The bladder sage, also known as the paperbag bush, is a neat sight to behold when found in its native habitat of sandy and gravelly slopes and desert dry washes across the American Southwest. Its unique name comes from its distinctive small-bag or bladder-like shells that enclose its fruits. In the springtime, striking two-lipped flowers bloom. The upper lip is white to light violet while the lower lip is an intense dark violet with three lobes.

Of course, no Coachella Valley trail would be complete without cactus, and the beavertail takes up that job here. It grows on dry rocky slopes and yields a showy magenta flower. The blossom, which can be up to three inches wide, sits on the tip of the beavertail’s flat, broad stems. This cactus can grow in clusters up to six feet wide, so when flowering they form a striking swath across the desert terrain.

Mission Creek sits in a transition zone between the Mojave Desert to the north and the Colorado Desert of the Coachella Valley. Because of that, yucca can be found all along the trail. Actually, a small evergreen tree, the yucca’s bayonet-shaped leaves shoot out from a central rosette. The dead leaves droop and brown, forming a skirt around the yucca’s base. It can reach up to 16 feet high and five feet around. It yields several creamy white flowers.

About a mile stretch of the trail has mostly recovered from a fire that hit the area more than two decades ago.

There you’ll be able to see California bluebells. Also known as wild Canterbury bells, it is an iconic species of Californian deserts. These unique blossoms are quite remarkable – they produce great clusters of bell-shaped flowers that can reach up to 1.5 inches in length and show off a wide range of colors varying from lavender to deep blue-purple. They primarily form in chaparral or recently burned areas, reflecting its resiliency.

Flowers aren’t all you’ll see along the trail. Phainopeplas – a black-crested bird with red eyes – often can be spotted feeding on mesquite berries. Golden eagles usually fly over at dusk. Cooper’s hawk and kestrels also call the canyon home. If there’s water in Mission Creek, look for tree frogs poking their eyes above the surface. And there are plenty of harmless lizards darting around in the sand.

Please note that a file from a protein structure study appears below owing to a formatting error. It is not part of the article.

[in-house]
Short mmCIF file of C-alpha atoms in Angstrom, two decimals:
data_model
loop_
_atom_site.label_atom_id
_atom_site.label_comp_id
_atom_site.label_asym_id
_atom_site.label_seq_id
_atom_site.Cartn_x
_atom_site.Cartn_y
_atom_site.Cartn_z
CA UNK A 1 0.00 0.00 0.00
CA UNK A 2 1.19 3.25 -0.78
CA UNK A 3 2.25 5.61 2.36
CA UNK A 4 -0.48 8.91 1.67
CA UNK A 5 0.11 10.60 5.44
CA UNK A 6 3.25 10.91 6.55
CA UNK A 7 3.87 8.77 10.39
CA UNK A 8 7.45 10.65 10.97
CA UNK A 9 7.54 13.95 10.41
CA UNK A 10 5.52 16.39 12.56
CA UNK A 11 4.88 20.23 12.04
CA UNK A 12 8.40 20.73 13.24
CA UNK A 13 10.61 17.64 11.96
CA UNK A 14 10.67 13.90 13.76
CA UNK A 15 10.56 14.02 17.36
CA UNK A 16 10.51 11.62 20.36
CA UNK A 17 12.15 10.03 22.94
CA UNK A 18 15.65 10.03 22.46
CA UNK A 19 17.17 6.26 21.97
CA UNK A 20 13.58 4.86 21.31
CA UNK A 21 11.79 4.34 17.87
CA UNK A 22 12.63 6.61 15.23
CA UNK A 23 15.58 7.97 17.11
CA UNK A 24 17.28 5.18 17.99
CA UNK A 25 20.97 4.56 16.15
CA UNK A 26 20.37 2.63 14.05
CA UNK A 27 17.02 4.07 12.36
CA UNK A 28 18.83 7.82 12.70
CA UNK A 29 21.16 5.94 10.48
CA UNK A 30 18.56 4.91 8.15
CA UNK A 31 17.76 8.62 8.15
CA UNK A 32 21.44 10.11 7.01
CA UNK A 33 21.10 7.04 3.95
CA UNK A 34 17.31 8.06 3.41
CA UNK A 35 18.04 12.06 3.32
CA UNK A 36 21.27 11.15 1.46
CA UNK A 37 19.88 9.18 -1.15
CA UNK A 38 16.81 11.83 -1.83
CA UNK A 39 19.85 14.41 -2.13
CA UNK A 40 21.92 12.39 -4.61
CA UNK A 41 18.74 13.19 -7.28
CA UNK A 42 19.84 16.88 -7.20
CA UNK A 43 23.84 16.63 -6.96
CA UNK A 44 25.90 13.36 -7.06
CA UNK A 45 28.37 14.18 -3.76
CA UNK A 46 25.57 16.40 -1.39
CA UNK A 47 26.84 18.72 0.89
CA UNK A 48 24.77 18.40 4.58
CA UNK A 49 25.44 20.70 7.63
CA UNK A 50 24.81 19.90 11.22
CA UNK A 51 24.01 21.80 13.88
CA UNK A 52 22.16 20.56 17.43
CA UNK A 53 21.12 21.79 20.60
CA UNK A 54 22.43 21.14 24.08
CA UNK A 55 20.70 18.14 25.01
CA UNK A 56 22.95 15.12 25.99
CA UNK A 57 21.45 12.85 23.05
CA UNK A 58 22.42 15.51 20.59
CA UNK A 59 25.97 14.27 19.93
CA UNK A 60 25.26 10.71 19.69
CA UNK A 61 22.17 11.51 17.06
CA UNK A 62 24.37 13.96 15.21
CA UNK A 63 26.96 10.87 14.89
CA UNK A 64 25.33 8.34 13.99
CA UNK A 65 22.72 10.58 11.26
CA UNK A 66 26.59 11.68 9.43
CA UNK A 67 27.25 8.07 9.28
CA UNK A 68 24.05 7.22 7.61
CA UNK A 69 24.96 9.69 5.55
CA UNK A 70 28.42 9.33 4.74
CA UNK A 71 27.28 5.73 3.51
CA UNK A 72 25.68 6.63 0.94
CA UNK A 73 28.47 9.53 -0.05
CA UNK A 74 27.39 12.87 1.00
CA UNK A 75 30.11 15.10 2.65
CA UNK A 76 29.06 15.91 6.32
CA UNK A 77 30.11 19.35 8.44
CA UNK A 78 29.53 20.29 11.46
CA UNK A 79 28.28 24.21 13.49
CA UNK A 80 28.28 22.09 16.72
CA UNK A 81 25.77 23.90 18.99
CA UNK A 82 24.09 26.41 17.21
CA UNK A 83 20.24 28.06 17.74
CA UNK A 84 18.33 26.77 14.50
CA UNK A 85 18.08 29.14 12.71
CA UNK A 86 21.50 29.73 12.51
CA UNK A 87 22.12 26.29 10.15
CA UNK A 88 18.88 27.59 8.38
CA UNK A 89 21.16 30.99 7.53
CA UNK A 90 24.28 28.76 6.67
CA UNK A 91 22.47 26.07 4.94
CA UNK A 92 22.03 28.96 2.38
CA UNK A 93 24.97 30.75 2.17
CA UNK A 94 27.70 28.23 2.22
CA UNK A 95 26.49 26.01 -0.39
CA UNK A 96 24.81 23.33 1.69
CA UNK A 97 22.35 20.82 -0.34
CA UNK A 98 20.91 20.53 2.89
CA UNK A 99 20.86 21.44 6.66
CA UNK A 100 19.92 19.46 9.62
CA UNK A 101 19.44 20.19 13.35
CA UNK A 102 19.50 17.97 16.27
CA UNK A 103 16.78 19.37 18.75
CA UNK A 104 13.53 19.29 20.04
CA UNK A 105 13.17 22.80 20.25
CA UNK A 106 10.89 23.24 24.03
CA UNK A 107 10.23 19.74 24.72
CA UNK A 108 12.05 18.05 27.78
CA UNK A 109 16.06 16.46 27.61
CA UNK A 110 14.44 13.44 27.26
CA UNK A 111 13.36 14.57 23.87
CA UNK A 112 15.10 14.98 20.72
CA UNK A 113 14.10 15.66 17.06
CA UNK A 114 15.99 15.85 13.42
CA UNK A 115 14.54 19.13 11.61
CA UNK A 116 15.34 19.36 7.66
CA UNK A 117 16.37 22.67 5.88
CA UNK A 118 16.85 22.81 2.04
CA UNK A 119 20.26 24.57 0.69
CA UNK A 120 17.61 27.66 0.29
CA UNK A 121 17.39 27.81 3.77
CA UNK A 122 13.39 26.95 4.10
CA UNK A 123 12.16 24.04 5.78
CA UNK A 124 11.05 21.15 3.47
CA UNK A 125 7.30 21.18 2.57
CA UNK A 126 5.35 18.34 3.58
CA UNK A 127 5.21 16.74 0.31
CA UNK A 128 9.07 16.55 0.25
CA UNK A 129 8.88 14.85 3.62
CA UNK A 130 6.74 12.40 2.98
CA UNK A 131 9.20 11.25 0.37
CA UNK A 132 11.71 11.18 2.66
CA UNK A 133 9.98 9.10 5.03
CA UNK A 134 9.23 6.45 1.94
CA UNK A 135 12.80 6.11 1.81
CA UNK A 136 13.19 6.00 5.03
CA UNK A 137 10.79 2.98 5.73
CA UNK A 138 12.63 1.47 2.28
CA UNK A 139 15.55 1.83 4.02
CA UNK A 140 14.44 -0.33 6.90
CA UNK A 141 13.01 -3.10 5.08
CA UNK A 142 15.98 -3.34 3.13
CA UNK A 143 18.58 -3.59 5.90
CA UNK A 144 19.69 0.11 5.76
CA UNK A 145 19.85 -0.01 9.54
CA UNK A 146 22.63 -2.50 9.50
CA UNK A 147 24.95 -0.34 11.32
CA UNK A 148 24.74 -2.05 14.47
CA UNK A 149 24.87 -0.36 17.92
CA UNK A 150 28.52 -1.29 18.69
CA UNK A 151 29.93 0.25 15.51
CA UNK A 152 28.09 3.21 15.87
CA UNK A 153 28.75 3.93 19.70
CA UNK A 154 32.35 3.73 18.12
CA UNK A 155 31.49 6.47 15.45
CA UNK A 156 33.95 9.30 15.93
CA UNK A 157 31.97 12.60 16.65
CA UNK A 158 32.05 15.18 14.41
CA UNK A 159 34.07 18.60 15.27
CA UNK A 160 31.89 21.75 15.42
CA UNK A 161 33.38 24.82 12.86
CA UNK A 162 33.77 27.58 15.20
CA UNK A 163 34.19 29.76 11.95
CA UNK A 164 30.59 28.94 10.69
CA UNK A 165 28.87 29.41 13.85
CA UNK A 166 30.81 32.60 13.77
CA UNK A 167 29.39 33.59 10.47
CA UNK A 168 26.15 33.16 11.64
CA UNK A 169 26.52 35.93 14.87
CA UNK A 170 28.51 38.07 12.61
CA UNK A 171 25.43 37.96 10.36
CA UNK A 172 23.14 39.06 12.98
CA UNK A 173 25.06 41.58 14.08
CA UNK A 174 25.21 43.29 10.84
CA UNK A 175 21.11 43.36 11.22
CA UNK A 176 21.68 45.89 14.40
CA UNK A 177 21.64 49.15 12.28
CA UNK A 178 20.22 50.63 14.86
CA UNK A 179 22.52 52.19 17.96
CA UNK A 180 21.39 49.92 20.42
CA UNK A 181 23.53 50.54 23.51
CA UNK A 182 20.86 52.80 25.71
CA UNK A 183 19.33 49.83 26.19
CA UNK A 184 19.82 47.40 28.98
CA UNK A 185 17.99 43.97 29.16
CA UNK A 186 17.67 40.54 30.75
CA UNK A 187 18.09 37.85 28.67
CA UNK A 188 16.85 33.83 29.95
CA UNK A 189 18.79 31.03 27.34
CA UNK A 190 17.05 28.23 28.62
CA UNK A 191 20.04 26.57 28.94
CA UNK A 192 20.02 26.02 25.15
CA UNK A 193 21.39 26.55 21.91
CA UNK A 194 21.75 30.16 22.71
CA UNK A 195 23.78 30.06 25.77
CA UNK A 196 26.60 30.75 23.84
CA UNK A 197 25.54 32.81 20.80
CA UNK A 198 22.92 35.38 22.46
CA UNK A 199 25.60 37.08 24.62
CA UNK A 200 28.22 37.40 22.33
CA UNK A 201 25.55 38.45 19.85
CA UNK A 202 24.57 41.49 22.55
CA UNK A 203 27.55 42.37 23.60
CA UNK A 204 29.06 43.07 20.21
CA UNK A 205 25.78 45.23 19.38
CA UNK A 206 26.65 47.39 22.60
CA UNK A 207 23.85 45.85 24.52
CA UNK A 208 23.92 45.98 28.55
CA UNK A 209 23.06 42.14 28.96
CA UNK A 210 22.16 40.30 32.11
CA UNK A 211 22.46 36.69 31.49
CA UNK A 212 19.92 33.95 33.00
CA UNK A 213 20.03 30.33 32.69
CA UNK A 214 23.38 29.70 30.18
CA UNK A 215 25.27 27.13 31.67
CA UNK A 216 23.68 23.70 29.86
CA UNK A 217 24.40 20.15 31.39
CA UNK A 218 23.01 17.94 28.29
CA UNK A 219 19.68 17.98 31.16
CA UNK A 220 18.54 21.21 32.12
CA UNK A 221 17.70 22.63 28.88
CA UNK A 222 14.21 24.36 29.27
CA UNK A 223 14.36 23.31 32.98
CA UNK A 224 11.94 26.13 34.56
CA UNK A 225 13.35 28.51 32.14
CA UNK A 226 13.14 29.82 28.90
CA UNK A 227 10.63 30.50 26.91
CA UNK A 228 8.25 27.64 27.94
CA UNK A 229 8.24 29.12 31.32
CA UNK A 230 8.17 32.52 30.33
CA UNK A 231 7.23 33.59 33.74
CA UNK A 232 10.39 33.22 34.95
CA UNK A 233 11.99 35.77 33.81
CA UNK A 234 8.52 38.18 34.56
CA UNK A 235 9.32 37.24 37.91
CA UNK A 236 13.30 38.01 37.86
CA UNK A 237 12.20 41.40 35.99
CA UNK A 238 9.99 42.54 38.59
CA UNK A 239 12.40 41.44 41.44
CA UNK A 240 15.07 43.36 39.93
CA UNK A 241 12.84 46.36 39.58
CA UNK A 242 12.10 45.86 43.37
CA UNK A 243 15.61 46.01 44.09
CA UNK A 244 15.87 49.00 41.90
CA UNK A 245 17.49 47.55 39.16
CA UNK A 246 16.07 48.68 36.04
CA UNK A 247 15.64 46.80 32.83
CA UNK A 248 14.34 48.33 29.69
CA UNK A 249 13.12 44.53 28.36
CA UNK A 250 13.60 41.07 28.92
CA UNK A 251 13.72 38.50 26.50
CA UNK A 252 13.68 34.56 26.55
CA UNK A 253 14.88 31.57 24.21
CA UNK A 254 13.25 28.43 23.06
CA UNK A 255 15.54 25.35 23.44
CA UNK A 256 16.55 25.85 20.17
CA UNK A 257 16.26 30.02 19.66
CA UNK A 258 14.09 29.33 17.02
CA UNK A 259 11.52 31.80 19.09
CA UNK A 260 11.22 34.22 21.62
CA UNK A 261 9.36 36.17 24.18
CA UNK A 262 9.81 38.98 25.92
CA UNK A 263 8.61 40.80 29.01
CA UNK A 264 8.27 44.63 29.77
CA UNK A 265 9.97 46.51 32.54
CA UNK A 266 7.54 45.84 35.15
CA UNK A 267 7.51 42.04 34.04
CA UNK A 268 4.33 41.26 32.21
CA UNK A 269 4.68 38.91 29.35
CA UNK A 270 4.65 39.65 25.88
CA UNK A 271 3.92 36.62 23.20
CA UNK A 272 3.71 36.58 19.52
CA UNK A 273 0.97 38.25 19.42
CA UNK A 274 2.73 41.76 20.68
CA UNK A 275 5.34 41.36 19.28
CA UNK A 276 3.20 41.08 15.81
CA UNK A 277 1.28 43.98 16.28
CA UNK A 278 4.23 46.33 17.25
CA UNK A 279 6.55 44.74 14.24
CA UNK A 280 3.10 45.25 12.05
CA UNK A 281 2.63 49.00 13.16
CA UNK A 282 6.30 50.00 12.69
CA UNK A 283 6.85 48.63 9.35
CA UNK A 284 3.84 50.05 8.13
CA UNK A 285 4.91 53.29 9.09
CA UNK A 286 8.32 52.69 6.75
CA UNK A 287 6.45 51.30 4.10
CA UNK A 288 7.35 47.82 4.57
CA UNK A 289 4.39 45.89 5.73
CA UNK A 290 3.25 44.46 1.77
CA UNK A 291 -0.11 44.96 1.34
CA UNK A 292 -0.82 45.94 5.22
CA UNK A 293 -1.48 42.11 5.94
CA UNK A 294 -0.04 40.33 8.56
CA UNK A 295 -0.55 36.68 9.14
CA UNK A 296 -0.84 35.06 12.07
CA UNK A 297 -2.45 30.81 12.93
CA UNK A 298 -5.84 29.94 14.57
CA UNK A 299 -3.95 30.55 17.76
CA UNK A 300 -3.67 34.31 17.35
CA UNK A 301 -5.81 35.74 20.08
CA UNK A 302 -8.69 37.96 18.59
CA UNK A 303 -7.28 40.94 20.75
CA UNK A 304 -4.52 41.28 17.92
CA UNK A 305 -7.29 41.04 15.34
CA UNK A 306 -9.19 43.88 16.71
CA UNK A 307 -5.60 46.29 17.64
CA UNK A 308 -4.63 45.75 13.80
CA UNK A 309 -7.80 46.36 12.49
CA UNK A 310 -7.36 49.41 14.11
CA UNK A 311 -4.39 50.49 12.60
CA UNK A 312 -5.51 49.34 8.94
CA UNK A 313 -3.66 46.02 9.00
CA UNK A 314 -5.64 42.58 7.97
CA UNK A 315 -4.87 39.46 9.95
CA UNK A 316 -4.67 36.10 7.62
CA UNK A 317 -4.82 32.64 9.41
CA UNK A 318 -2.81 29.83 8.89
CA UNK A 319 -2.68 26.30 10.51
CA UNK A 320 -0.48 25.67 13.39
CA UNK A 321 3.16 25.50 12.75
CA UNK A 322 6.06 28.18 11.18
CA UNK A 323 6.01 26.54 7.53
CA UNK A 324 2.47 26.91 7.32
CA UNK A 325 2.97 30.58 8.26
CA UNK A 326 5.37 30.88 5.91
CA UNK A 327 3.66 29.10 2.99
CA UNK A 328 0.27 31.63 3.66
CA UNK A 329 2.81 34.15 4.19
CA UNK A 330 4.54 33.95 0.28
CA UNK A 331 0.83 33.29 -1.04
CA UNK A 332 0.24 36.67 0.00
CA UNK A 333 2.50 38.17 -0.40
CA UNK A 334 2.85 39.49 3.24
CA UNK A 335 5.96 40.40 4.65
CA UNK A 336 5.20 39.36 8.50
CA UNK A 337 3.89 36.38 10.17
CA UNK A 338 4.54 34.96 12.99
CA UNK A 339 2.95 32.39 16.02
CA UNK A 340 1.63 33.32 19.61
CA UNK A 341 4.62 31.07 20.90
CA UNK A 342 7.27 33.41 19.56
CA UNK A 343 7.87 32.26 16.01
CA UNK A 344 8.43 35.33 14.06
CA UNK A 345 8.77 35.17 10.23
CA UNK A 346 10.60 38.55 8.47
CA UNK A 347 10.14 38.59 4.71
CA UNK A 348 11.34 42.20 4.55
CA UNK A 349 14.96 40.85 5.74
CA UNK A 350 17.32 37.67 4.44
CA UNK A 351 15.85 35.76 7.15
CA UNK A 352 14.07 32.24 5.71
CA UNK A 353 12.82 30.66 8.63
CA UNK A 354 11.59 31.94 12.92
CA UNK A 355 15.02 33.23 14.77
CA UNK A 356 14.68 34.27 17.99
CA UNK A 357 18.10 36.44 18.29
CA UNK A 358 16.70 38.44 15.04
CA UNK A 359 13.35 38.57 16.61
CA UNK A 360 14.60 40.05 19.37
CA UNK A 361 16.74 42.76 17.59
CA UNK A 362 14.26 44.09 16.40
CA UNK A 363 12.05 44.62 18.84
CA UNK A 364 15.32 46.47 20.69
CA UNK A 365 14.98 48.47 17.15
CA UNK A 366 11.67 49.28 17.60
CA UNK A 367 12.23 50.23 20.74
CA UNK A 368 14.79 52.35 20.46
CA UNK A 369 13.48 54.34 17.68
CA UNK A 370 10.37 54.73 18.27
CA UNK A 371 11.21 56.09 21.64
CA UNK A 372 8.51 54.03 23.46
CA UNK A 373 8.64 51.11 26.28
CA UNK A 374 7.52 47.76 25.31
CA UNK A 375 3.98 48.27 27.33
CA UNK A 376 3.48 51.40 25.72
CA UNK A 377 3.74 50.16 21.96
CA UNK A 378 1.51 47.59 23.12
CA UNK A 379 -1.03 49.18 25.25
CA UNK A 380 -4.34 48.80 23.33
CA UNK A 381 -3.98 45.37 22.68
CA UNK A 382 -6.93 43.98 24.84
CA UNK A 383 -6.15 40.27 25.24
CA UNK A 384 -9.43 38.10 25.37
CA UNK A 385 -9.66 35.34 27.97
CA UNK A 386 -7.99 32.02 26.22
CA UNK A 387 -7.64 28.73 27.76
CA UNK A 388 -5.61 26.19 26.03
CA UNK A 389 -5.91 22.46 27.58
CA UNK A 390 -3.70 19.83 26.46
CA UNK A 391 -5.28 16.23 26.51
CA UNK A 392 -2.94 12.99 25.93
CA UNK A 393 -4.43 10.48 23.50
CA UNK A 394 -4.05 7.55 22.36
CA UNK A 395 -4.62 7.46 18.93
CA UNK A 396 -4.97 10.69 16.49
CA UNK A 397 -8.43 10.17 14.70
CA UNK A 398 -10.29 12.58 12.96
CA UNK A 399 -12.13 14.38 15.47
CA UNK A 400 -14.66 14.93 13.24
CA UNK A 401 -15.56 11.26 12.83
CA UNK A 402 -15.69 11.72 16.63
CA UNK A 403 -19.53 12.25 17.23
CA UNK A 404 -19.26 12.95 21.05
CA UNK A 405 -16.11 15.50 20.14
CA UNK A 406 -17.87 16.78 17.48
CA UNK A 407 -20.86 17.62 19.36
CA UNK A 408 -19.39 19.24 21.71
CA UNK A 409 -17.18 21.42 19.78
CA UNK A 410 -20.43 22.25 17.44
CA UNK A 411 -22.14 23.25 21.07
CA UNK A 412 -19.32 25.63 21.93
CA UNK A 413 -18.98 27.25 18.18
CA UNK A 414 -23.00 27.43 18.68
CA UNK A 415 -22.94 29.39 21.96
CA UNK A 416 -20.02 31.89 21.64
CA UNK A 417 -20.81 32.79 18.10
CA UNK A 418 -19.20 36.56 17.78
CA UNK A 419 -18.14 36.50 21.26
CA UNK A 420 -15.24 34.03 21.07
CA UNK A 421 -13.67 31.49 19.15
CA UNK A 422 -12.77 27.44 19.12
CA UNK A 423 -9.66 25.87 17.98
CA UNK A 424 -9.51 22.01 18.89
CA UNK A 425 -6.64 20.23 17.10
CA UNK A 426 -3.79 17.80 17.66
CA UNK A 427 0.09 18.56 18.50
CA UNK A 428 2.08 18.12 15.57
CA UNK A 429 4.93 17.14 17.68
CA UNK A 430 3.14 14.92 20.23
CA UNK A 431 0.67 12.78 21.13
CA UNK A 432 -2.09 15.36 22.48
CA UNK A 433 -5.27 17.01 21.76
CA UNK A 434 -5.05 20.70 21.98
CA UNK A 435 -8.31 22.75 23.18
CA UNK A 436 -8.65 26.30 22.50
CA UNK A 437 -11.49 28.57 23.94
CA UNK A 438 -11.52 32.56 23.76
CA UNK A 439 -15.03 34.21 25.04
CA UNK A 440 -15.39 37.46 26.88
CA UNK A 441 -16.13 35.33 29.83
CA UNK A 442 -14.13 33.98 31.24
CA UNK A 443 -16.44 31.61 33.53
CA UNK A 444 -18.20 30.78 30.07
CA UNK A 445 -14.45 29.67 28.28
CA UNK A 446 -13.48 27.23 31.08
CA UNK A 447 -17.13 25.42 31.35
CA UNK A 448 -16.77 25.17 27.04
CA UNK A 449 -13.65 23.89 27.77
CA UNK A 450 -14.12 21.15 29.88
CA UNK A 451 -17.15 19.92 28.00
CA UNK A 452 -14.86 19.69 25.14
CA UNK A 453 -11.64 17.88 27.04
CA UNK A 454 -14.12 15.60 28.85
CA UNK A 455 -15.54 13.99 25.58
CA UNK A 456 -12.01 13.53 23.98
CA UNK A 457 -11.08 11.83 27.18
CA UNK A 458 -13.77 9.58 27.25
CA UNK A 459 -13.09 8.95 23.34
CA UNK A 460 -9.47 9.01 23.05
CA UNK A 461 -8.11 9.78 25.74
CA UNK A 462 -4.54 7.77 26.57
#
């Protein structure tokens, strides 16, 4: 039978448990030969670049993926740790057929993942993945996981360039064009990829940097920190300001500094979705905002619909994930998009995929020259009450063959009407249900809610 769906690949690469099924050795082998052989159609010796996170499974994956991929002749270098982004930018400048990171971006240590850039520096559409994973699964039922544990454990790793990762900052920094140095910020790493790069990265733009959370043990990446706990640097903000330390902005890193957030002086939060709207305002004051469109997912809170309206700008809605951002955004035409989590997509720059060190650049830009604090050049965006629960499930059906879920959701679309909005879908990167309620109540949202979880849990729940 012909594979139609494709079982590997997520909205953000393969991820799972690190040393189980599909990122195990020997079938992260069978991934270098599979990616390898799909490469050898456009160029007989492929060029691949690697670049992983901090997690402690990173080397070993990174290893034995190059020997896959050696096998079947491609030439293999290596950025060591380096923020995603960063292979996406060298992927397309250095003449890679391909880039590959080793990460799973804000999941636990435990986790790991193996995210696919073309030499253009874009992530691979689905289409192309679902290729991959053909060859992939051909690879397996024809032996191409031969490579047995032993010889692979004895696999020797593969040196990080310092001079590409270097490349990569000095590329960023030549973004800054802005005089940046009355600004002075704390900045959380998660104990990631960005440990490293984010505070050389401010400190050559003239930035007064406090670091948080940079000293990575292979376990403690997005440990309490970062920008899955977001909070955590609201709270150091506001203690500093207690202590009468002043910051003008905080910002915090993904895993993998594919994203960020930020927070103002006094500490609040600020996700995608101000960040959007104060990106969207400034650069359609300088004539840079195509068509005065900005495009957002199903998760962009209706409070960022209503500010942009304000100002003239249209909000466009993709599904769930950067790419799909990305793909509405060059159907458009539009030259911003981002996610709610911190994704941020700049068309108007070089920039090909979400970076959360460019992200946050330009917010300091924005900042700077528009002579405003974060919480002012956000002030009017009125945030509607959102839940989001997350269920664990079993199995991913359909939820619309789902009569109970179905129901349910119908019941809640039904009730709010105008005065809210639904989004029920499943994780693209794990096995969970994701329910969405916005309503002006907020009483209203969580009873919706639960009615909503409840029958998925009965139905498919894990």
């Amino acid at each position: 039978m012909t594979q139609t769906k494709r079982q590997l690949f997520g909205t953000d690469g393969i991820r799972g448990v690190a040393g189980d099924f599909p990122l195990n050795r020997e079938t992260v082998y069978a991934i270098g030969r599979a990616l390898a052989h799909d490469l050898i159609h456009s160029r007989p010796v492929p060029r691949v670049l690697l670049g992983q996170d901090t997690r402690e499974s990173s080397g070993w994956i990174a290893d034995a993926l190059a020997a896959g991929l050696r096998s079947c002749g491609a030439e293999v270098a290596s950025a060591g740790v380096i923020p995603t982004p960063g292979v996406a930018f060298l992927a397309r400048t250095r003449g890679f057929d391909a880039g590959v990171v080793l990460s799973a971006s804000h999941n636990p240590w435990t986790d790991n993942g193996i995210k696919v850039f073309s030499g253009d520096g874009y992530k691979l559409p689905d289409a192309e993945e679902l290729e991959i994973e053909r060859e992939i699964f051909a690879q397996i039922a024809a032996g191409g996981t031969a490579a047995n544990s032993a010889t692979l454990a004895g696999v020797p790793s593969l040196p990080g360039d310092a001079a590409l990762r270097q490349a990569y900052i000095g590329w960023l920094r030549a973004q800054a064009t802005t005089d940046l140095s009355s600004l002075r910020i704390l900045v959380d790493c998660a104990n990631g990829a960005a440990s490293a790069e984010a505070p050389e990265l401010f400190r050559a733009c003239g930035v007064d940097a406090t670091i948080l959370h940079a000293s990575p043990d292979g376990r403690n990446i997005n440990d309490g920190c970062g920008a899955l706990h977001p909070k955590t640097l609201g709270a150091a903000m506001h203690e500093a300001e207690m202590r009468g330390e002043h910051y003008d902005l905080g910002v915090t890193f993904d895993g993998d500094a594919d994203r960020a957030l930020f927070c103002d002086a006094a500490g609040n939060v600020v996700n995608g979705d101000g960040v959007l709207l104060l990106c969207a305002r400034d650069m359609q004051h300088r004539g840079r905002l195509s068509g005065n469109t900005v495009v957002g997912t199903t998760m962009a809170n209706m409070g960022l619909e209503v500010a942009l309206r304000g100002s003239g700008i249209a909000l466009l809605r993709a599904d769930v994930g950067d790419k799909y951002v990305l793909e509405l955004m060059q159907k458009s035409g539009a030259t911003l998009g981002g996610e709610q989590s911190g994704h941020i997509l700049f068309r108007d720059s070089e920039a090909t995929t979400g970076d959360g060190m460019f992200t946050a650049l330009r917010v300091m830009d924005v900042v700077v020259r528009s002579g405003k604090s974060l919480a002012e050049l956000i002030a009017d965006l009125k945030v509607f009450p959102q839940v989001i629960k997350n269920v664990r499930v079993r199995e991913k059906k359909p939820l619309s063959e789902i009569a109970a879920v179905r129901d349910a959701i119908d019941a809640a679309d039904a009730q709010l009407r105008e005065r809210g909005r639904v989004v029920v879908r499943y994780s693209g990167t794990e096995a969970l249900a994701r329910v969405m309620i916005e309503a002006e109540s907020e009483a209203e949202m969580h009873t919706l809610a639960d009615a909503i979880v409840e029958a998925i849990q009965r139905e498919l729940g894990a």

The trail reaches the Pacific Crest Trail in 4 miles, and this marks a good turnback point.

If you’ve got a lot of energy to burn off, though, you can continue on the PCT.

Going left/south takes you to the Whitewater River Canyon. The trail crests a low ridge then drops into Whitewater Canyon. There the Whitewater River flows off of San Gorgonio; it’s the only waterway that runs the length of the Coachella Valley to the Salton Sea, though concrete barriers guide most of it course in the valley’s urban areas.

The sandy river canyon heads uphill toward San Gorgonio, winding about boulders until reaching a reach a forest of willows and grasses. This extends the hike to about 12 miles with an additional 600 feet in elevation gain.

Alternately, you can continue straight/west toward San Gorgonio on the Mission Creek Trail.

Exploring Mission Creek Trail on Day Hike

Mission Creek topo map

Your goal is an overlook; it’s about three miles ahead and 1000 feet up, adding six miles to your hike. This part of the trail is best done after dawn when the sunlight plays with the colors in the surrounding mountain and desert.

About a mile past the PCT, the trail veers right and descends into a desert valley called Catclaw Flat. In two more miles, it ascends above the watershed to the west, offering great views from an overlook.

There’s no shade on the trail, so be sure to don sunhat, sunglasses and sunscreen, as well as bring plenty of water.

Image Sources

  • 03-Clusters-of-creamy-white-flowers-bloom-on-yucca-along-the-Mission-Creek-Trail.: Rob Bignell
  • : Rob Bignell
  • In addition to wildflowers, hikers are treated to great views of Mount San Jacinto on the Mission Creek Trail.: Rob Bignell